Why did you decide to opt for medicine?
I really wanted to be a veterinary surgeon and medicine was a distant second. I had the good fortune to live near a veterinary surgeon, when growing up in Ireland, who took me on calls at the weekends to demonstrate what he thought was the terrible lifestyle of a country veterinary surgeon. However, I had been weaned on James Herriot’s All Creatures Great and Small and saw only the romance and excitement of the veterinary lifestyle. The showdown came when I finished my school leaving exams and told my mentor I wanted to be a veterinary surgeon just like him. He was in total shock because he thought he had shown me how terrible his life was with night calls and driving to very poorly prepared farms with little equipment and no help. After a long conversation, he advised me to do dentistry. Having spent some time in the dentist chair as a child, I figured this was not something that I could conceivably spend my life doing. I finally decided to spend some time with the local general practitioner, after which I decided on medicine with the eventual aim of becoming a general practitioner in rural Ireland. Clearly, there was some drift from this course, but once I discovered interventional radiology I was captivated.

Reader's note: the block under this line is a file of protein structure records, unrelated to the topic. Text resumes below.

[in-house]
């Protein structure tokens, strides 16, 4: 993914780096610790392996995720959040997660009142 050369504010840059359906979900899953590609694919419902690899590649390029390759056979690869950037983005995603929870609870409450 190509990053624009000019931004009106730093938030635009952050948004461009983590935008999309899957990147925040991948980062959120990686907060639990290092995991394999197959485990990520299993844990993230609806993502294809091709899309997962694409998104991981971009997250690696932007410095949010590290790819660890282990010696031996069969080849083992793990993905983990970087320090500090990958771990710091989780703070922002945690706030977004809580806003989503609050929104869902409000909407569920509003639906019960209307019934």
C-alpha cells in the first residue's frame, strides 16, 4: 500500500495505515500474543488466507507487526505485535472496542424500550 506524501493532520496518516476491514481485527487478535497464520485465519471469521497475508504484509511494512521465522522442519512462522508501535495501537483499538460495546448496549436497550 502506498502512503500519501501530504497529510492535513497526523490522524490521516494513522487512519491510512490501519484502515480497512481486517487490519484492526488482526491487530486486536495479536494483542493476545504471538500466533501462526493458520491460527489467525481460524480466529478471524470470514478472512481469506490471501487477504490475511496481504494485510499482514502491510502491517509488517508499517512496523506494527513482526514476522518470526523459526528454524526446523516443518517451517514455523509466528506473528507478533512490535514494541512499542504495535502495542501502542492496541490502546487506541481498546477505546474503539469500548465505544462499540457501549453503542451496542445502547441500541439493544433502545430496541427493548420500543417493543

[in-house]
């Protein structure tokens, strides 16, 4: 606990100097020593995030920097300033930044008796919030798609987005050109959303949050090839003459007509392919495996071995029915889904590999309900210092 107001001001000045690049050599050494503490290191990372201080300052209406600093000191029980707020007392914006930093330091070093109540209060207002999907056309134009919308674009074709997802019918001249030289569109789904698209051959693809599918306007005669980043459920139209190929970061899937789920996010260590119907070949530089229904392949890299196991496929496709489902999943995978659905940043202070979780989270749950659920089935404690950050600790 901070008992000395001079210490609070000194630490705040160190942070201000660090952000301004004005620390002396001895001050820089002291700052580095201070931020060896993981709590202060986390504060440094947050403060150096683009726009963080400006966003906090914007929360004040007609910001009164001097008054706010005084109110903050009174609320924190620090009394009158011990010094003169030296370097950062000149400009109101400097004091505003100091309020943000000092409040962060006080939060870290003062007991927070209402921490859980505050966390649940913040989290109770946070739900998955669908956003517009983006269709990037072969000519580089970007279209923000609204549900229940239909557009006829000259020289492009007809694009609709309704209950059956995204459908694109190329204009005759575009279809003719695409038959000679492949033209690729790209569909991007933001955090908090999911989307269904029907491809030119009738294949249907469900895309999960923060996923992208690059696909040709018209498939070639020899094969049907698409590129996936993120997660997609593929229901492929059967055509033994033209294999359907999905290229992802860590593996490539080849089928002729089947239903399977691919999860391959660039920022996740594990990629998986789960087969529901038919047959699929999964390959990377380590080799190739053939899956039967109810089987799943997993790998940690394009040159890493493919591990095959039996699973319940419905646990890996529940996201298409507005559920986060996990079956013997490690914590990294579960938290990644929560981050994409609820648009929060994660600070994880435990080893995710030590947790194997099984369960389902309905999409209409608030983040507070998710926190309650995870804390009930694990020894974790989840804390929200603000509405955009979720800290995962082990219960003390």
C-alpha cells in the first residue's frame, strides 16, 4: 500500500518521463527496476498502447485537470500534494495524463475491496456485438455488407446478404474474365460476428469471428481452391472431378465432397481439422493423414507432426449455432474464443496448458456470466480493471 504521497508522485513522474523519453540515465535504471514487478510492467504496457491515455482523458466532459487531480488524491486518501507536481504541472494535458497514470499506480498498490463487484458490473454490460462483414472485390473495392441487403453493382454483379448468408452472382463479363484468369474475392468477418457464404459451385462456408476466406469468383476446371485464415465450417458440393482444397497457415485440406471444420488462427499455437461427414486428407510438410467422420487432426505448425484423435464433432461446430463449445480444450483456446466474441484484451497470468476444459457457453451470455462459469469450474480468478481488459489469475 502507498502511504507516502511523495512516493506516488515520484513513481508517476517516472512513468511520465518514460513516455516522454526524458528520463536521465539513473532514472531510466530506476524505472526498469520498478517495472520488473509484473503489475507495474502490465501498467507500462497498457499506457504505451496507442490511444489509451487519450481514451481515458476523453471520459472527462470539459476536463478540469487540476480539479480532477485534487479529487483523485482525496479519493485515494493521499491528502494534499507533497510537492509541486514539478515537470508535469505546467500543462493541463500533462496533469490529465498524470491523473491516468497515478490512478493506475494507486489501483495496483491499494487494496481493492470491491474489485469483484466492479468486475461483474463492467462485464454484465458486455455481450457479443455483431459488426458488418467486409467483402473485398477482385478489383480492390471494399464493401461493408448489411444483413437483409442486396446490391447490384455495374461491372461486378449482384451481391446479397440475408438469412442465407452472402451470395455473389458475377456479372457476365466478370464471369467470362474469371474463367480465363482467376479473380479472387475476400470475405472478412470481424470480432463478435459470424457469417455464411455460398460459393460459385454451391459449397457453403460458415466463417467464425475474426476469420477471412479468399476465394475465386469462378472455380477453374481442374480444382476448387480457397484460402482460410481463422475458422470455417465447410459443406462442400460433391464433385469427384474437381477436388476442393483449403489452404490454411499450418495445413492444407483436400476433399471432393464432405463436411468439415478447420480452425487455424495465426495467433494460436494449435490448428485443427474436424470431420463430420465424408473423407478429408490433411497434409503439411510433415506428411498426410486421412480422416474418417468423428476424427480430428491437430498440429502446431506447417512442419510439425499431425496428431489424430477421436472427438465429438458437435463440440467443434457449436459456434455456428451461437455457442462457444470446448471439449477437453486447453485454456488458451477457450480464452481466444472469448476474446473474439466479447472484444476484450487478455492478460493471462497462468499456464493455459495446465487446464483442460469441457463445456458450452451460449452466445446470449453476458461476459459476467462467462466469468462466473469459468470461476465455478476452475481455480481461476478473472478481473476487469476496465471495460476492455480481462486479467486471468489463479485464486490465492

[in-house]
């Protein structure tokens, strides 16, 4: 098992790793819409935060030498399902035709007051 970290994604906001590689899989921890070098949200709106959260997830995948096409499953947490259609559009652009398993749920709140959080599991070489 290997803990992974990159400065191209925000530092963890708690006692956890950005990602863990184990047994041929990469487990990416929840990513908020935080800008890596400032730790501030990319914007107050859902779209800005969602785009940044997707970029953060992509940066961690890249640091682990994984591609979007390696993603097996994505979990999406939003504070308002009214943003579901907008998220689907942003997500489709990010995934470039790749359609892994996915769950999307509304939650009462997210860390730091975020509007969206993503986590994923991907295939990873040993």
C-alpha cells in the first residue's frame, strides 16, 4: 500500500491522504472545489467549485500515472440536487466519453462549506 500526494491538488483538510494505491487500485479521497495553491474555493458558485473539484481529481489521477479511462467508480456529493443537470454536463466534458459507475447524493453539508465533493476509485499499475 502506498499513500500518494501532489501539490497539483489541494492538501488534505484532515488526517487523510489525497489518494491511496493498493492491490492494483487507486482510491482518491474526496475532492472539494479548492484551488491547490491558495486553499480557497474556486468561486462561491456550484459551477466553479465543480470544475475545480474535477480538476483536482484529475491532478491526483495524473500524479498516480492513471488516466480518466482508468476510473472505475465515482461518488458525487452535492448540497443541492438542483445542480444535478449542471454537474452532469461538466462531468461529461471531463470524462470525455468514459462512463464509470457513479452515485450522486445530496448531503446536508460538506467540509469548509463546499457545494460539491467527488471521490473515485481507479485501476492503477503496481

Which innovations in interventional radiology have shaped your career?
I think the two most crucial innovations that I still find very rewarding and potentially life-saving for patients are: abscess drainage and embolization.
The idea is that you can drain an abscess percutaneously in a septicaemic patient using image guidance and a small catheter can help save life, particularly in post-operative patients. Similarly, embolizing a bleeding vessel, either in the bronchial artery for haemoptysis, the mesenteric arteries for gastrointestinal bleeding, or solid viscera for trauma, is another life-saving technology. There are many other innovations such as angioplasty, stenting, vertebroplasty, stroke therapy, all of which have made huge contributions to patient care. However, I still derive most pleasure from abscess drainage and embolization.